Children and Happiness

I recently read an article titled “Think having children will make you happy?” that discusses studies correlating happiness and having children. Some studies show that parents and non-parents have the same level of happiness. But other studies show that non-parents are happier. So, do children make us less happy?

There are two major reasons that kids might make people less happy in a long run. First, children require a lot of resources; they put a strain on our budget, time and careers. As my friend Sue Katz puts it: parental unhappiness could stem from poverty, illness, fighting the educational institutions, feeling stuck in a violent relationship because of the kids — a million things, depending on class and options.

Second, children might not live up to our expectations. Parents often dream that their children will have wonderful careers, be supportive of their parents later in life and most importantly be good people. But in reality, children choose their own careers, not necessarily a path approved by their parents. Plus they might live at a distance or the relationship might be strained. They might even develop completely different values from their parents.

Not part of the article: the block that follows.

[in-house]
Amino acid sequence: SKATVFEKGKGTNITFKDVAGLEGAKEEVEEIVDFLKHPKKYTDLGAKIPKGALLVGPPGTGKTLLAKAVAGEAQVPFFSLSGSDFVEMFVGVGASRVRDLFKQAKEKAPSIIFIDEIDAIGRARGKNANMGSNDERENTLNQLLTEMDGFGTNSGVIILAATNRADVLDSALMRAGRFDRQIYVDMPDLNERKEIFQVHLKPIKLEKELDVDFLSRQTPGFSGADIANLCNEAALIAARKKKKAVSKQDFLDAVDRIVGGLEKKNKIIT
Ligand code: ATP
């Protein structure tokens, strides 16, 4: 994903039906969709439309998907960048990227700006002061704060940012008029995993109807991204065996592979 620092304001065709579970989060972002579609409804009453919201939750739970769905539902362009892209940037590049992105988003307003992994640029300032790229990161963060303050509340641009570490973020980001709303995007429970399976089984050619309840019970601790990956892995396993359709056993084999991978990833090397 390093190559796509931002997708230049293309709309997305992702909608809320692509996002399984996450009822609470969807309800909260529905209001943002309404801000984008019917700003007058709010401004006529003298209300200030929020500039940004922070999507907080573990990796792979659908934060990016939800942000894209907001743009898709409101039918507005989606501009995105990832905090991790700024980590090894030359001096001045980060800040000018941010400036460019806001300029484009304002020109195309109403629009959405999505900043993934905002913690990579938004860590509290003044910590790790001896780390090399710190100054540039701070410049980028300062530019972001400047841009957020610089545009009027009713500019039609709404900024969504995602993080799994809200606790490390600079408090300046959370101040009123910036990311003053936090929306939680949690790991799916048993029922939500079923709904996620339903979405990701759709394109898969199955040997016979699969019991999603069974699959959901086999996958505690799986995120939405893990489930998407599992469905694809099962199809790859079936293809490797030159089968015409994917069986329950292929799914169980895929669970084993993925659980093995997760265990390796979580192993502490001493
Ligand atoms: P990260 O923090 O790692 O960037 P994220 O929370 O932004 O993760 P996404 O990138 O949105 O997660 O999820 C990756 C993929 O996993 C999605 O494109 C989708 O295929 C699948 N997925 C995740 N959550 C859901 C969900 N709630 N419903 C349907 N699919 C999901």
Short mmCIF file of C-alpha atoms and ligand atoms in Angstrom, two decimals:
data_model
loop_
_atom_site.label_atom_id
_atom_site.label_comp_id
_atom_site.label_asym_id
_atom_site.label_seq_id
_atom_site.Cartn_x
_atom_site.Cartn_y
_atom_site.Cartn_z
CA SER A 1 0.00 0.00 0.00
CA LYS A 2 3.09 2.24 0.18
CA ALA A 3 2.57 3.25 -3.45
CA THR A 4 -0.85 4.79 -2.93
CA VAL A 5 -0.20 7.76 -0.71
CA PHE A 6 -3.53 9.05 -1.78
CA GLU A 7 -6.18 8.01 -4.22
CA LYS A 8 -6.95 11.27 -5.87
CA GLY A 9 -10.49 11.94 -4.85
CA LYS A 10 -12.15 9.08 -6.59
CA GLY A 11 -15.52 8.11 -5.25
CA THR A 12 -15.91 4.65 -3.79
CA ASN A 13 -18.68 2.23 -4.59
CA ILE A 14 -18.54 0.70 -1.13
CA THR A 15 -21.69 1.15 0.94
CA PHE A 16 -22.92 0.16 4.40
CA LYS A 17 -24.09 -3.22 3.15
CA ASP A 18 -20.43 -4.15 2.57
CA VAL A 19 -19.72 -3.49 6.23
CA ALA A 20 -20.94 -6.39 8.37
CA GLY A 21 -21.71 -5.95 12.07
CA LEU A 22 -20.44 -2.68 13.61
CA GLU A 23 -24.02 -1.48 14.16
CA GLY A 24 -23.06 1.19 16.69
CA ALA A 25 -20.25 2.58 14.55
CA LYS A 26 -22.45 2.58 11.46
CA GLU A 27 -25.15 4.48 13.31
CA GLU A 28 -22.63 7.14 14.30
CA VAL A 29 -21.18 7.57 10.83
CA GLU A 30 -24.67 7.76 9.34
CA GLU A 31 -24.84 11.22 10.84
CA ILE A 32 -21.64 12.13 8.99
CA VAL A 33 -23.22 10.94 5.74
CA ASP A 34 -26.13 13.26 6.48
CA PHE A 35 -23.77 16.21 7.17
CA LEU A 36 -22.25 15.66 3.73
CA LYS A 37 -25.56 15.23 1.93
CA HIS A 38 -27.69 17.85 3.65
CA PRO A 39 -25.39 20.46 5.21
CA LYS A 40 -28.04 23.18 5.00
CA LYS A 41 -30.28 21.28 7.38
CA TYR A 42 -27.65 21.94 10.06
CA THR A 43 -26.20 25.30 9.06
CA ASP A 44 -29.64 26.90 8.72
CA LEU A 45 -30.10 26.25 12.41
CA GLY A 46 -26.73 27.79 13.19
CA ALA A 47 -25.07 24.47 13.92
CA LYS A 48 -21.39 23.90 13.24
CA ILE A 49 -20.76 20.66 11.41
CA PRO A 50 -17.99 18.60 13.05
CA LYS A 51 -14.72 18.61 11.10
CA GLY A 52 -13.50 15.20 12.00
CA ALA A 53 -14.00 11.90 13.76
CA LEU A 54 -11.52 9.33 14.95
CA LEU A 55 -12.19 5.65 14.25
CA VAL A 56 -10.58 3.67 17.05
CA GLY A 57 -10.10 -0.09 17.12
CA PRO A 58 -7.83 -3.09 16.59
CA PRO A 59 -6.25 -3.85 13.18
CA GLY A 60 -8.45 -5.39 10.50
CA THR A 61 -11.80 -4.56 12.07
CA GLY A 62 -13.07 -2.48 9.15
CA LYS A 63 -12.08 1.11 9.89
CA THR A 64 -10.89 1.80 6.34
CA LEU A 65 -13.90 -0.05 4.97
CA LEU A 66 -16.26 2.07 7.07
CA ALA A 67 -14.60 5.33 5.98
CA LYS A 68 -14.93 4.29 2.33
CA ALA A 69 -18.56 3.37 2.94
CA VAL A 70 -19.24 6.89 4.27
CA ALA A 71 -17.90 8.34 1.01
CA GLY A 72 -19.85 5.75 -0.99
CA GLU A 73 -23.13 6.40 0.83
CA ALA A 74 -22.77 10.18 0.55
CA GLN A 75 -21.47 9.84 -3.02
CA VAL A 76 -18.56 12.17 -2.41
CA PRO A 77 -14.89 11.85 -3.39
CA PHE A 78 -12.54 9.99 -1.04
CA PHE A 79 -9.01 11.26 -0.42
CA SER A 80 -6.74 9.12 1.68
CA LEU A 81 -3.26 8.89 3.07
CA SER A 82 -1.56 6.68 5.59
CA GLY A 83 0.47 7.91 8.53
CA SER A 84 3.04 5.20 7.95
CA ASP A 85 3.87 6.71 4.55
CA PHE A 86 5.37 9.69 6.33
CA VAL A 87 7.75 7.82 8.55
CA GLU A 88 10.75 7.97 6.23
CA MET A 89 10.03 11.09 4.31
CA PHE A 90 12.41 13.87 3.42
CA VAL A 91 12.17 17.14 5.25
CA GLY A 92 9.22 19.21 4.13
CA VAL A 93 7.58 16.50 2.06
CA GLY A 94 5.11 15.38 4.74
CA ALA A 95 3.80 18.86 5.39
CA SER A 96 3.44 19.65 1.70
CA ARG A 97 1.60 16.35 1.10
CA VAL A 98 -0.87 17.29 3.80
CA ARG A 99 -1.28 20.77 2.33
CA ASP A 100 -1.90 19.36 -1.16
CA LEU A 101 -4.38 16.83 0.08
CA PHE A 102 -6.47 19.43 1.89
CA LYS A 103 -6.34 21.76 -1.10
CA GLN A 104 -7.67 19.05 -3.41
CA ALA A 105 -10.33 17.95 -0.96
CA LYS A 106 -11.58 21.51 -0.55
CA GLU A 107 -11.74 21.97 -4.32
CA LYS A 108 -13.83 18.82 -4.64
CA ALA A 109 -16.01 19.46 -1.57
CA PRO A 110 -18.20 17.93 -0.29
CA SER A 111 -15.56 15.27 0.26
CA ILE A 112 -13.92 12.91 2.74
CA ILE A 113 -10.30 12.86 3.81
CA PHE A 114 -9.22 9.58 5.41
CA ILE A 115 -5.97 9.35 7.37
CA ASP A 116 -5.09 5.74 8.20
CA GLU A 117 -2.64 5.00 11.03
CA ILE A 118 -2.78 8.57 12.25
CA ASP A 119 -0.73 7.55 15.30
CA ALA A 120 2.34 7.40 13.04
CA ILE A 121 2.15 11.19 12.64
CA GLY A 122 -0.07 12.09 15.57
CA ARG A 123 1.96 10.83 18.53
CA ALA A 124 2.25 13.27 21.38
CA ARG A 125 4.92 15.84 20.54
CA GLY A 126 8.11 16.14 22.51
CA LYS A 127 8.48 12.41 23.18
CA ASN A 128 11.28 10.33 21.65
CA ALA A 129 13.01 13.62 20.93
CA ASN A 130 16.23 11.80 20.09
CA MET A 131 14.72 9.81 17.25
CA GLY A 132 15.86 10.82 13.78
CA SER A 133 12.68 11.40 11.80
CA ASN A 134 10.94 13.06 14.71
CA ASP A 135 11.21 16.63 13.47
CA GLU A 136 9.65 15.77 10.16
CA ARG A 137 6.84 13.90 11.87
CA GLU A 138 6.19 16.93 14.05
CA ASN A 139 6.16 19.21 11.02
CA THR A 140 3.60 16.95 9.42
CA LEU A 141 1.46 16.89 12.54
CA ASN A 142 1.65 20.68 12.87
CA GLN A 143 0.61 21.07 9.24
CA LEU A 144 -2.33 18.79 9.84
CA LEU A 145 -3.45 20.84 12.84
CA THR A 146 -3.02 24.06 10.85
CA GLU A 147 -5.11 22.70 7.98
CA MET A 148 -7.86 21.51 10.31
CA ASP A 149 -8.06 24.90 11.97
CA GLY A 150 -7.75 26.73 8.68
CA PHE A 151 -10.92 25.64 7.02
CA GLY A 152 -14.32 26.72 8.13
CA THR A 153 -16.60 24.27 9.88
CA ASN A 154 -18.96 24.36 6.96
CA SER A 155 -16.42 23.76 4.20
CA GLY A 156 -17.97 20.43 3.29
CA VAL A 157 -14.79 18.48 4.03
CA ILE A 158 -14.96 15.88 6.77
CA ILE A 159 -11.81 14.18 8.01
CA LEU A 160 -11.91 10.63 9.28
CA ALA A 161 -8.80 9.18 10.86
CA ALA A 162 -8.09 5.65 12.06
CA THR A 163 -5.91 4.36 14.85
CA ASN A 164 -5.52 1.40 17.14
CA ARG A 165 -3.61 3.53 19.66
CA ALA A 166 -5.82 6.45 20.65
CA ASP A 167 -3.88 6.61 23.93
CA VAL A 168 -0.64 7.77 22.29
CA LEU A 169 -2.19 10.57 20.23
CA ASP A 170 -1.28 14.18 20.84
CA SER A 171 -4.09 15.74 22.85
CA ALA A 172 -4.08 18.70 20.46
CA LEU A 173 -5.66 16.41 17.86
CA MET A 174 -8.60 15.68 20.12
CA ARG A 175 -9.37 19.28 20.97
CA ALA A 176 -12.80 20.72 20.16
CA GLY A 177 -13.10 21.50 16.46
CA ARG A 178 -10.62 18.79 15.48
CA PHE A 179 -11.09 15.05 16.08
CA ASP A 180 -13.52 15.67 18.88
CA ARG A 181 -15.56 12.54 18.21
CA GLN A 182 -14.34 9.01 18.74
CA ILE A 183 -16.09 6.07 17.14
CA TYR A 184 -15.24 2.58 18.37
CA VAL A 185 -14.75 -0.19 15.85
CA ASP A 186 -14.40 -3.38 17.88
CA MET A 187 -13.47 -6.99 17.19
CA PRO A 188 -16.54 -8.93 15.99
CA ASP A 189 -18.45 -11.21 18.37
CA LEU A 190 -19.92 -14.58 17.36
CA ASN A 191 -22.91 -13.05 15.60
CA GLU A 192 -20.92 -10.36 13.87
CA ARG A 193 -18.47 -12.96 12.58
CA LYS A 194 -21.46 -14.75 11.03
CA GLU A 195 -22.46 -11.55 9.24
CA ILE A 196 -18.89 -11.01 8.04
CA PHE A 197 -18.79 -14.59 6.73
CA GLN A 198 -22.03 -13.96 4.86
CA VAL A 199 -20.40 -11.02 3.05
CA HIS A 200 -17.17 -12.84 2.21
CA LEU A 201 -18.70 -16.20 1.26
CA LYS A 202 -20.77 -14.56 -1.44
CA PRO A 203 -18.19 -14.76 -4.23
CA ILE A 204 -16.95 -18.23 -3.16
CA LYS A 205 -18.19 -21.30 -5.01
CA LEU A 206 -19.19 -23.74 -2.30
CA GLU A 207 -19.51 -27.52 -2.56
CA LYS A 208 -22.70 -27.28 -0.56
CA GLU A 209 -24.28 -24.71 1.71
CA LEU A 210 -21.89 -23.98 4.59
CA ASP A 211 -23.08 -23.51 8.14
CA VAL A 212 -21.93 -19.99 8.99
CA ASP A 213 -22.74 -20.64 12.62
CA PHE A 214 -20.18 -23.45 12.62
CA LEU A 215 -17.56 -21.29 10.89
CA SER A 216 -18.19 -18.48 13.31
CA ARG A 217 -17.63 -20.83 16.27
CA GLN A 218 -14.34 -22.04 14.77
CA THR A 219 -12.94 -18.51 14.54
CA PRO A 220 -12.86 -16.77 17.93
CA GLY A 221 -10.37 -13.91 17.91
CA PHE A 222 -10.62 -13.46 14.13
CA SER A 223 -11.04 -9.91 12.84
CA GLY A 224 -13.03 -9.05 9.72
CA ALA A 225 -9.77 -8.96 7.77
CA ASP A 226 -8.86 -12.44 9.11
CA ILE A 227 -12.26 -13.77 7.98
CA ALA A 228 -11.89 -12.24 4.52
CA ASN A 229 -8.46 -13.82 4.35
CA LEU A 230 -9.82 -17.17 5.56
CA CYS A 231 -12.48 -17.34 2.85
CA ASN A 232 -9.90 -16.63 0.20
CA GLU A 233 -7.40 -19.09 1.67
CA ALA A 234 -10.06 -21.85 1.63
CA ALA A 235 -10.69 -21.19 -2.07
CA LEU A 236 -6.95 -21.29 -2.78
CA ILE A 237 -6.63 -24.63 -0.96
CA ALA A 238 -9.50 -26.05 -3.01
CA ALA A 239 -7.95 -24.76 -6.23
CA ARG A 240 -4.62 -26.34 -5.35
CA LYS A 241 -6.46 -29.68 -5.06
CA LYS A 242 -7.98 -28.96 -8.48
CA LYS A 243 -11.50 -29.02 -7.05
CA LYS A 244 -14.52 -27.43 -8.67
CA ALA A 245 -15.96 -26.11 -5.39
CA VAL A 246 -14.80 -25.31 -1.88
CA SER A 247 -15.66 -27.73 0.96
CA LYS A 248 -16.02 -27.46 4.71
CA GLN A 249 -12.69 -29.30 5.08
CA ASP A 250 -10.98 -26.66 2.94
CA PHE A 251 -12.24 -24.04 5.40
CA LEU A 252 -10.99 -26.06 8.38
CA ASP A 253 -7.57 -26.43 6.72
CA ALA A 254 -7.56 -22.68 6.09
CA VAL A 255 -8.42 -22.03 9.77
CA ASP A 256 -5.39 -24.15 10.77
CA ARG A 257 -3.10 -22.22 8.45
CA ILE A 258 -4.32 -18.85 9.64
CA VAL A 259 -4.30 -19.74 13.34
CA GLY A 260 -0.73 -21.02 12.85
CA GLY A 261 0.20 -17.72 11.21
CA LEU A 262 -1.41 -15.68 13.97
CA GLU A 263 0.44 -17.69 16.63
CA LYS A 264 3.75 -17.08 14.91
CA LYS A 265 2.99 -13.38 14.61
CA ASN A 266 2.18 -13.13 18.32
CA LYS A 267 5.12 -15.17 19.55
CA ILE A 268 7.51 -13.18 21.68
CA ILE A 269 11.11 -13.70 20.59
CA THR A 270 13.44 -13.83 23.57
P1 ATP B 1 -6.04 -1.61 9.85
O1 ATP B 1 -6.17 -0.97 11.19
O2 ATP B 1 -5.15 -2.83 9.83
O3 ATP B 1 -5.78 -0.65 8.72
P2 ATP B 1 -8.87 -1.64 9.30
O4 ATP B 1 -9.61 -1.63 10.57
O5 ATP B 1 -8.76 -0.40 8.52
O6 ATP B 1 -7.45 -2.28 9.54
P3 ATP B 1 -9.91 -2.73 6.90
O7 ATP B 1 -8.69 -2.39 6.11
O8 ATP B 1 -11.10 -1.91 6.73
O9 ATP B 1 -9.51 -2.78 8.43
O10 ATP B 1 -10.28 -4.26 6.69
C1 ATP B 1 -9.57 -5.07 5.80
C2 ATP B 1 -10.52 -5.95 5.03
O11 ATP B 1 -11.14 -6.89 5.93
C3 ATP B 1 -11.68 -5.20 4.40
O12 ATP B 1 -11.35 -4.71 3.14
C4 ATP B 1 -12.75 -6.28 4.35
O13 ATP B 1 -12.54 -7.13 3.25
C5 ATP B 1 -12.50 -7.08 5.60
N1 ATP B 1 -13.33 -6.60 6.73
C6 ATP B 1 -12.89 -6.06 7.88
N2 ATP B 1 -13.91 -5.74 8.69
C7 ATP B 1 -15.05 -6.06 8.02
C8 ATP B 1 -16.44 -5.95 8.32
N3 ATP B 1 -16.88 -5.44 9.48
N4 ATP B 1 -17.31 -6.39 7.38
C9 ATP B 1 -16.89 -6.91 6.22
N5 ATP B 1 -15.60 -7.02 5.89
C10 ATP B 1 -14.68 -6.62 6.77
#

The article claims that on average kids will bring more problems than joy to our lives. Do not rush to cancel unprotected sex with your spouse tonight yet.

My friend Peggy Boning suggested that the study should have separately checked parents who wanted children and parents who didn’t. It could be that parents who didn’t want children are less happy than parents who wanted them. Which means that if you do not want children, make sure you have protected sex. If you do want children, you might be happier with children than without.

Anyone who has studied statistics knows that correlation doesn’t mean causality. An individual who wants to have children might be happier as a result, and at the same time the statistics data may well be true. I’d like to find arguments that can make peace between these two suppositions.

  • Younger people are more often childless than older people. If studies do not differentiate by age and younger people are generally happier than older people, than we might see parents less happy, because they are older on average.
  • I am sure that suicidal people are more likely to actually kill themselves if no one depends on them. Thus, the most unhappy segment of childless people will have died out, while unhappy people with children will drag on.
  • Some very happy people might be self-centered and do not want children.

Feel free to add your own ideas.

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One Comment

  1. Daniel Davis:

    Happiness is a state of mind that really depends how we see the situations in our lives each day. you can have all the riches in the world but still see it as a lonely place.'”~

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